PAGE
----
While the plot to this ape’s tale is notably simpler than its predecessors, at its core it inherits all the right notes that made those two films work. The story of a disparate band of creatures, struggling to survive in a hostile world, is a universal one. Caesar, again played by Andy Serkis, Hollywood’s most accomplished anthropomorphic actor since Lon Chaney jnr, brings a level of pathos to his character that is at times as powerful as some of Hollywood’s greats at the height of their powers. This, bolstered by the accomplishments of Weta workshop, who again shine out as one of the premier powers in special effects.

This reviewer has often bemoaned the saturation of CG in modern movies, yet here it is subtle perfection. At times the shadows and nuances captured in the faces of the apes are so subtle as to be sublime. Their trials and triumphs are so transparent as to outshine their human cast members. Karin Konoval and Terry Notary join newcomer Steve Zahn in giving their apes uniquely relatable personas; Zahn bringing an eccentricity that is both sympathetic and funny, in what is overtly a bleak film smattered with moments of euphoric triumph.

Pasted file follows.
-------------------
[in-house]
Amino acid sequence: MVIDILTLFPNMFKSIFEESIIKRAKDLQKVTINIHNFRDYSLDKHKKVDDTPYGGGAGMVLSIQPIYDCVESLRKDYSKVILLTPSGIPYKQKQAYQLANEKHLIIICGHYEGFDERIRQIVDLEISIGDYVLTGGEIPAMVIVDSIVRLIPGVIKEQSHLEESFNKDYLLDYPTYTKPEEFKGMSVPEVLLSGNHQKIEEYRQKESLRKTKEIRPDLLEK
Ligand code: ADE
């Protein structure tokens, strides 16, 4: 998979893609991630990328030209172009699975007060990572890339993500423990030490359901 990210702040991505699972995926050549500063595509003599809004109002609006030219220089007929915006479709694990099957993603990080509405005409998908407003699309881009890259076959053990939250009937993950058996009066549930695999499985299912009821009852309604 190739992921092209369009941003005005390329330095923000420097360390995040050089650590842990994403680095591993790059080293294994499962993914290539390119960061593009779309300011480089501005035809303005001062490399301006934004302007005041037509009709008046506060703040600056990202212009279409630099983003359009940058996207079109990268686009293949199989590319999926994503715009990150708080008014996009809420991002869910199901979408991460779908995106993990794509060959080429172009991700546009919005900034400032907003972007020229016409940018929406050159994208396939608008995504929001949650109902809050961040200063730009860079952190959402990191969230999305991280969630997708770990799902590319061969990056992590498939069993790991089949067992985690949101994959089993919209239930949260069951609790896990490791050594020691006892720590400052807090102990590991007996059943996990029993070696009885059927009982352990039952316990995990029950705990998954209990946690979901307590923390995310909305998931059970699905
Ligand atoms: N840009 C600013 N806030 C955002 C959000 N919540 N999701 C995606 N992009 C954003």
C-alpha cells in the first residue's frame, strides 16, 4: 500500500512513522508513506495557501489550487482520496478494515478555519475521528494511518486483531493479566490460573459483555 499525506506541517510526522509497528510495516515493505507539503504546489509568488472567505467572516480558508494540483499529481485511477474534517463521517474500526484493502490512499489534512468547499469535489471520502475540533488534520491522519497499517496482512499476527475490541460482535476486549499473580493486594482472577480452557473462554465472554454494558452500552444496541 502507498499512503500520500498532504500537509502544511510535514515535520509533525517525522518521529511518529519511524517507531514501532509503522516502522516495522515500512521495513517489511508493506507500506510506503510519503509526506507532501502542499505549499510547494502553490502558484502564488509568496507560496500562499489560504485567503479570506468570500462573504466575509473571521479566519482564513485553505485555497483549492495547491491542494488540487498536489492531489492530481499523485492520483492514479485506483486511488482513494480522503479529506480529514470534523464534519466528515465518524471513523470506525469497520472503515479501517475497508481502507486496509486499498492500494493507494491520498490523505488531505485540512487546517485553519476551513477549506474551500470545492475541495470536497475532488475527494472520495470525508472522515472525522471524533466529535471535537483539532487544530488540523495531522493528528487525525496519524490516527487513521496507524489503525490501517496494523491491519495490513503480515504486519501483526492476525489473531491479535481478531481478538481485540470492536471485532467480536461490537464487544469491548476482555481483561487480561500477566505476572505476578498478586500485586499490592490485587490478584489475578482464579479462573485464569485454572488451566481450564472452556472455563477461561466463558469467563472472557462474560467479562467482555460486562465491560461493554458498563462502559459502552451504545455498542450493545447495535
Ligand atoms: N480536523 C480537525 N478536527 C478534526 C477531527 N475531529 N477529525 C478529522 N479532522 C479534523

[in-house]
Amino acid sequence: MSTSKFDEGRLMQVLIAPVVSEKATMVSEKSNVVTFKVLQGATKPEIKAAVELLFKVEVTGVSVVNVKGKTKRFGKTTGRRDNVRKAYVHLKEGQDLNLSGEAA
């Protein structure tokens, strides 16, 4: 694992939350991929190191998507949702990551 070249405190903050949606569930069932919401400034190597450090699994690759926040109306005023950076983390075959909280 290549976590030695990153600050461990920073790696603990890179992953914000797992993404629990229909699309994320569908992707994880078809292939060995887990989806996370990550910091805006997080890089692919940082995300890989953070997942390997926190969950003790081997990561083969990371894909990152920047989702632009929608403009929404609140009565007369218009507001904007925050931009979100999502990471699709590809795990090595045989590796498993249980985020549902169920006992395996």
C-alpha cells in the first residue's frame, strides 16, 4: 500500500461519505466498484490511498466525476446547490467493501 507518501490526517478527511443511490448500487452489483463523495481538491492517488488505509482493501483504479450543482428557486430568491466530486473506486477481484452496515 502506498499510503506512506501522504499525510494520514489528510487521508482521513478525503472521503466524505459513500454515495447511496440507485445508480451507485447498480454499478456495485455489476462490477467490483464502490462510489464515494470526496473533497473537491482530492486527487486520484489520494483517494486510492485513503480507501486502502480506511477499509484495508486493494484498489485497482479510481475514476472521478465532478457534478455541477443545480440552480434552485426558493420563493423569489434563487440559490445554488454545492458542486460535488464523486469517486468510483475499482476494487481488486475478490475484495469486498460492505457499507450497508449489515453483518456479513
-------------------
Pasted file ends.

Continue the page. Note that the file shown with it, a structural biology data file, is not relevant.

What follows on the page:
At times War threatens to lull the viewer with long silences, but these are punctuated by throttling action sequences. Character work is done in these virtually monosyllabic scenes that conjures the type of verve displayed by actors in silent films from the bygone age, or the sort of risks a Terrence Malick might take by allowing the landscape and the quiet language of the scene to do the work. The icy wilds of Vancouver under veteran Michael Seresin’s eye offer us such beautiful scenery that when paired with Michael Giaccino’s evocative score it’s hard to drift far beyond the story beats.